Sunday, November 20, 2011

Work place noise attenuation

Sometimes I need to wear hearing protection and many times like others, want my own music. I don’t like earbuds because the either fall out or bother my ears and don’t cover my ear to help cut down on harsh shop noises. I like headphones, but they need to be light enough so when you bend over, they aren’t sliding around. I really like my Bose Quiet Comfort headphones. Their noise reduction quality is very good and of course the playback is great. They are light weight and comfortable. The only down side was the cord. I have tried cordless headphones, but I have to say, every pair I’ve used is worthless. They are heavy and the connection to the base is always cutting in and out. Even a Bluetooth unit in my pocket is intermittent. I hated record albums for the noise they had if everything wasn’t perfectly clean, so I was happy to embrace the digital age, so these wireless headphones just reminded me of the similar noise issues associated with vinyl. One day I realized that the Bose cord connection, which is a plug that can be removed from the headset, would be the perfect place to mount an IPod Nano.

Making a metal bracket and shortening the cord, I now had shop headphones that removed harsh shop noises, but let voices in and had no cord.

With this piece, I can now unplug the Nano and plug in the regular headphone cable and us my headphones for travel or other music sources.
I then needed a place to set these, along with my safety glasses, so when not in use, would be out of the way and safe. Pulling out a mold of my head (I know, don’t we all have one? It was made for a creature suit job many years ago) I was going to cast it in clear, but I was out of clear resin, so reaching into the mold, I smeared on some metallic powder and here is the result:

Friday, October 14, 2011

A 2011 Samsung Fridge becomes a 1930's fridge

My wife and I own a 1926 Arts & Crafts Bungalow and the previous owners "restored" it in 1980's "Home Depot style". I have re done the bedroom and laundry/ back hall area in a style inspired by the architects Greene & Greene, and now it's on to the kitchen and breakfast nook. We needed a new refrigerator, but we didn't like the idea of a modern appliance in a Craftsman style house. However, since my day job is making things look like things they are not, or replicating just about anything, it didn’t seem to hard to make a 2011 refrigerator look like a 1926 enameled Ice box.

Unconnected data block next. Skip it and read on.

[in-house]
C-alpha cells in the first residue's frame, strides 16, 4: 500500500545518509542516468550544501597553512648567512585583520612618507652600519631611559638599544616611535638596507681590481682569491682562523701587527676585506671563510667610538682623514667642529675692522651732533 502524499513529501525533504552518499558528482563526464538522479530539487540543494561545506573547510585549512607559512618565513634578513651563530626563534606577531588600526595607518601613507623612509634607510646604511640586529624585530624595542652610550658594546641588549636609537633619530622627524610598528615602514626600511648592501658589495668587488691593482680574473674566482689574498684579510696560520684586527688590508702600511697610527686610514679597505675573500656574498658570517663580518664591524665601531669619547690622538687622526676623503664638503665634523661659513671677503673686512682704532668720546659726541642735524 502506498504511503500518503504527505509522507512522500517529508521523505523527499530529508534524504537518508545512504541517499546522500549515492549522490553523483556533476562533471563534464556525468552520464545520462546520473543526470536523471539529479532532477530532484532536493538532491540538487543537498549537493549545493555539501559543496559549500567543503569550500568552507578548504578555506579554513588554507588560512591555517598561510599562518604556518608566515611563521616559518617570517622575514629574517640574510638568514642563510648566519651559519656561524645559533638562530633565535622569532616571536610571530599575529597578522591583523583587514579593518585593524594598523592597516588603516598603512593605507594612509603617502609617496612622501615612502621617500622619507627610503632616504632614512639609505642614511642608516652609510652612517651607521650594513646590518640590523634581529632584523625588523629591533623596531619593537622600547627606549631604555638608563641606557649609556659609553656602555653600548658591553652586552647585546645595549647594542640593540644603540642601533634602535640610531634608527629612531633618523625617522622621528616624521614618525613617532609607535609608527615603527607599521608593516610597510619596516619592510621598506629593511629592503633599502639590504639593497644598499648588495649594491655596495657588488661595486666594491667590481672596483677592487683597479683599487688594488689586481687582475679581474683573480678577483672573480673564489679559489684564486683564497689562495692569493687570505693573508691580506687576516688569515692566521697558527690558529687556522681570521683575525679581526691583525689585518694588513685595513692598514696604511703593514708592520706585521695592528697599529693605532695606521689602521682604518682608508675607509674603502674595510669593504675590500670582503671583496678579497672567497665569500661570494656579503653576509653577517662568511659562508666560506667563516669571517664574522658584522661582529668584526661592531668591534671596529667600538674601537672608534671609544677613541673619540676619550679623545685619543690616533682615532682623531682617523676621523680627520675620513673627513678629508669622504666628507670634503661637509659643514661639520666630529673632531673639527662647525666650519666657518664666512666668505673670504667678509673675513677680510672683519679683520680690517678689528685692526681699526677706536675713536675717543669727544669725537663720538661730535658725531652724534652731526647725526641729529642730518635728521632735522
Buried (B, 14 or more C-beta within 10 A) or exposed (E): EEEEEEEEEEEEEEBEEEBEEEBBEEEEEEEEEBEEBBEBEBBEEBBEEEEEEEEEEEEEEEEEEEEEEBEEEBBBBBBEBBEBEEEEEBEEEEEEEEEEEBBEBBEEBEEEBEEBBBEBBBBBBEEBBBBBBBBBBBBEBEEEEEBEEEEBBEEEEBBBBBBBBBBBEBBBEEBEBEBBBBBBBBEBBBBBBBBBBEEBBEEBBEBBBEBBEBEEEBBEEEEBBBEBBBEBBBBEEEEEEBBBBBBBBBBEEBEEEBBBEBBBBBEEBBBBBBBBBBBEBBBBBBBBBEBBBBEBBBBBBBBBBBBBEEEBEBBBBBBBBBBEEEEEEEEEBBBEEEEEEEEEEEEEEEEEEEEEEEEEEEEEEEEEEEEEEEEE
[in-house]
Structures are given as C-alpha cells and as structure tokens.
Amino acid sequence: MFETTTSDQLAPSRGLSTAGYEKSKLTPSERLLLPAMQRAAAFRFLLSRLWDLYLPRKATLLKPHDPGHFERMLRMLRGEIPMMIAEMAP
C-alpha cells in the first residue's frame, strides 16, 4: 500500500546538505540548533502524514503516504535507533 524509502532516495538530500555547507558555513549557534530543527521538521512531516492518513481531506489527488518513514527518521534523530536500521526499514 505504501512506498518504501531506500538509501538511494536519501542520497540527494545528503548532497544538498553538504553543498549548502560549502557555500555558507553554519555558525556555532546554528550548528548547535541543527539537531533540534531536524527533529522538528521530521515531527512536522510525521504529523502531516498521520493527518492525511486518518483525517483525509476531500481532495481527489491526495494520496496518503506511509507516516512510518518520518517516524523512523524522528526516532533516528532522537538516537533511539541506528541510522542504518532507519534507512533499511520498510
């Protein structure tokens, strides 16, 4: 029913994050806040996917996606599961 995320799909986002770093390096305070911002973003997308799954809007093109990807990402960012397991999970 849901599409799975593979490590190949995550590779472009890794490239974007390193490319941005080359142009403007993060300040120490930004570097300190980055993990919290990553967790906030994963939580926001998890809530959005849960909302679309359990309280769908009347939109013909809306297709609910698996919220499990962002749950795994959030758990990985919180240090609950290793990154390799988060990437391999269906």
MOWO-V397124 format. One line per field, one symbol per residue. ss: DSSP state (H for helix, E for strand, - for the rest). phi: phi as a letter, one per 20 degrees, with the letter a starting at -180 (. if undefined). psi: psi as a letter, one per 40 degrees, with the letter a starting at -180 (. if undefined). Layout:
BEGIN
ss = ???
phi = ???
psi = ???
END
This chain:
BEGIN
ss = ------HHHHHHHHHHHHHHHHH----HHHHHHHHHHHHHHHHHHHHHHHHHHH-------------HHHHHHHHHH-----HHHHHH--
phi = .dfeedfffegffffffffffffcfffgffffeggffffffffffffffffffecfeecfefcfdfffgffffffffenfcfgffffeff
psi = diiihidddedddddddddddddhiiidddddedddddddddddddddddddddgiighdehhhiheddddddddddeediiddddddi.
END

We looked at many different modern efficient refrigerators and liked the Samsung. But since I hadn’t started on the restoration of the kitchen, we weren’t in any hurry to buy a new fridge. Well one day, we found one at Lowes on sale, because the handles where missing and the door had a small dent. An offer we couldn’t refuse! So, I needed to build a fridge. Here is what I started with:

I did some research and found many examples of white enameled Ice box's and refrigerators from the 20’s and 30’s.  Here are a couple of examples:


The plan was to add fake ice box doors to the front of the stainless fridge, with only the one over the ice maker a functional door. The others would be attached to the Samsung’s doors and when the handle was pulled, the whole Samsung door would open. I laid out the door proportions in Corel Draw and then cut ¾” MDF as patterns.  The doors where to be vacuum formed from 1/8 plastic about ½” high with a Coroplast filler.(Trade name for corrugated plastic material)  This Coroplast piece would keep the vacuum formed Icebox door panels stiff, without adding much weight to the fridge doors.

For my hardware, ebay seemed like a good source, but I couldn’t find just the right thing. So, I fabricated a handle in brass, based on a period one, but about twice as large and located the hinges from McMaster Carr. (A great source for many things) However, the hinges where $35 ea! I needed 11 of them and only 2 had to work. Well $385 for hinges was a bit to steep, even if we had saved double that on the “damaged” fridge. Luckily, I have a spin caster for “white metal” pewter casting, so I made my own.